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How the Heck did all those young stoner bassists get so damn good so fast?

Discussion in 'Bassists [BG]' started by Damani311, Sep 24, 2008.

  1. Toastfuzz


    Jul 20, 2007
    Pittsburgh, PA
    I would pose one question about this however, since we're getting into the writing of music and how drugs contribute:

    Whats your opinions on how psychedelics affected music coming out of the 70's?

    Or opiates affecting music coming out of the 90's?

    Not saying if you drop acid you're going to write fantastic songs, I have no desire to do any hard drugs, especially for a music benefit. But its interesting that so much amazing music comes out of these eras where drug use was a huge factor, and if you look at the general quality of music today....

    What are people doing these days anyway?
  2. Baryonyx

    Baryonyx Banned

    Jul 11, 2005
    Marathon Man
    I didn't think much of them at the start of their careers. Or later on in their careers for that matter! So I'm not sure I'd say they really had natural talent. :meh:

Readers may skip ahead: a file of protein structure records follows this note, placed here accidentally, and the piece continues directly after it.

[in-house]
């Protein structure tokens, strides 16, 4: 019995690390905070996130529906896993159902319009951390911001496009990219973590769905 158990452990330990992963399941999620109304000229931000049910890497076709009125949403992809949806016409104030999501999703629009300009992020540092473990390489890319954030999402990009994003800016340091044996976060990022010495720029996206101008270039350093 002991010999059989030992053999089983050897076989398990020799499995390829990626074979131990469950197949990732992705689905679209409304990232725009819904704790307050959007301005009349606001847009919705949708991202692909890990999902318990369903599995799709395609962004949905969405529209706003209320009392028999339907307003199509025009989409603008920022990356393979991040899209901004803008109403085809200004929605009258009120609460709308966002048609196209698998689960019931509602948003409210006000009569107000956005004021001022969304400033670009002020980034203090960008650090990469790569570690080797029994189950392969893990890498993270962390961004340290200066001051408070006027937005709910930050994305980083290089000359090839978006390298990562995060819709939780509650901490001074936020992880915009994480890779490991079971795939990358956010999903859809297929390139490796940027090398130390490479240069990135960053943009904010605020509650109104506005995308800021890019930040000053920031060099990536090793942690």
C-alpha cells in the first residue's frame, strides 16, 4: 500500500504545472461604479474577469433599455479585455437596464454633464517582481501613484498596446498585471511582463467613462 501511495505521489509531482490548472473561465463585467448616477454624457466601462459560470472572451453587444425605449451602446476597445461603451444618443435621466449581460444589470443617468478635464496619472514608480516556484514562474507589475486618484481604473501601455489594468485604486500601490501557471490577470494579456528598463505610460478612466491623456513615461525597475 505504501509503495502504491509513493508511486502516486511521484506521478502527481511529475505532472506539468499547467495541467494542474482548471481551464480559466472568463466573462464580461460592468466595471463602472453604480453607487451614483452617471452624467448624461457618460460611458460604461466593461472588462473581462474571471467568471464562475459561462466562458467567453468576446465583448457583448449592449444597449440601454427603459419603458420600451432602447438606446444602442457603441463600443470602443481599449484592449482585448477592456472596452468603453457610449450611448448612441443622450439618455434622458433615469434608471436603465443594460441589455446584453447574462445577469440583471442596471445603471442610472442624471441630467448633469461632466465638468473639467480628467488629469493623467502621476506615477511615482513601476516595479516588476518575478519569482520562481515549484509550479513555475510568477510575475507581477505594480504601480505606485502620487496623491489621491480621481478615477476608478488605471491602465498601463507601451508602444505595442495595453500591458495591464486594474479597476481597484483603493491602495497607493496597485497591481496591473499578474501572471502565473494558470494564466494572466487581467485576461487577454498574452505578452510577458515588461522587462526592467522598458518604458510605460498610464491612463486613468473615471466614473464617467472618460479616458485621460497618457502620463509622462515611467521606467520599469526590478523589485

3. I have two points to contribute,...

    inspiration, practicing bass all day and drugs can be sometimes good,... re read a thing on flea where basically he was saying that he would smoke up, chill out and play bass all day and come up with riffs that he would then take back to the band,... unfortunately yes this did lead to all of RHCP going into rehab or having problems etc but happens with alcoholism and so on too? :scowl: still he said it put him 'in the zone'
    on a side note this reminds me of rodney mullen the skate boarder,... he got inspired so practised without fail every day and set his practise time with a stopwatch,... noone can catch up to him simply because of the hours that he put in,... sure he probably has a heckload of talent but I imagine doing something for hours on end helped alot!

    oh and that bill hicks is your friend!
    from Tool's third eye intro: